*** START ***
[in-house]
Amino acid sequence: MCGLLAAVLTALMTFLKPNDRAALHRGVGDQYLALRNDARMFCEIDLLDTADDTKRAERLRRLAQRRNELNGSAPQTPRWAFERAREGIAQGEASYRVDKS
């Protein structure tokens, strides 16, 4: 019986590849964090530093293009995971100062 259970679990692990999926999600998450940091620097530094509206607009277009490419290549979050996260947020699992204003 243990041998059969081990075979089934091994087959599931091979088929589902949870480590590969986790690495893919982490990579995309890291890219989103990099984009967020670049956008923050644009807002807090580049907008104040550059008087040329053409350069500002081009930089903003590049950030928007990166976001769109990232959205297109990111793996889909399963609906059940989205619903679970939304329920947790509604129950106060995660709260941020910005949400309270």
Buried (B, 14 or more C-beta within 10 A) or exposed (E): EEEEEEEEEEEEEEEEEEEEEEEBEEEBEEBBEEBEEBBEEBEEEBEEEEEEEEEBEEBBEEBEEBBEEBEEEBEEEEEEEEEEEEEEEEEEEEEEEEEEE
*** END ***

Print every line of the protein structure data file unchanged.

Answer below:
[in-house]
Amino acid sequence: MCGLLAAVLTALMTFLKPNDRAALHRGVGDQYLALRNDARMFCEIDLLDTADDTKRAERLRRLAQRRNELNGSAPQTPRWAFERAREGIAQGEASYRVDKS
């Protein structure tokens, strides 16, 4: 019986590849964090530093293009995971100062 259970679990692990999926999600998450940091620097530094509206607009277009490419290549979050996260947020699992204003 243990041998059969081990075979089934091994087959599931091979088929589902949870480590590969986790690495893919982490990579995309890291890219989103990099984009967020670049956008923050644009807002807090580049907008104040550059008087040329053409350069500002081009930089903003590049950030928007990166976001769109990232959205297109990111793996889909399963609906059940989205619903679970939304329920947790509604129950106060995660709260941020910005949400309270």
Buried (B, 14 or more C-beta within 10 A) or exposed (E): EEEEEEEEEEEEEEEEEEEEEEEBEEEBEEBBEEBEEBBEEBEEEBEEEEEEEEEBEEBBEEBEEBBEEBEEEBEEEEEEEEEEEEEEEEEEEEEEEEEEE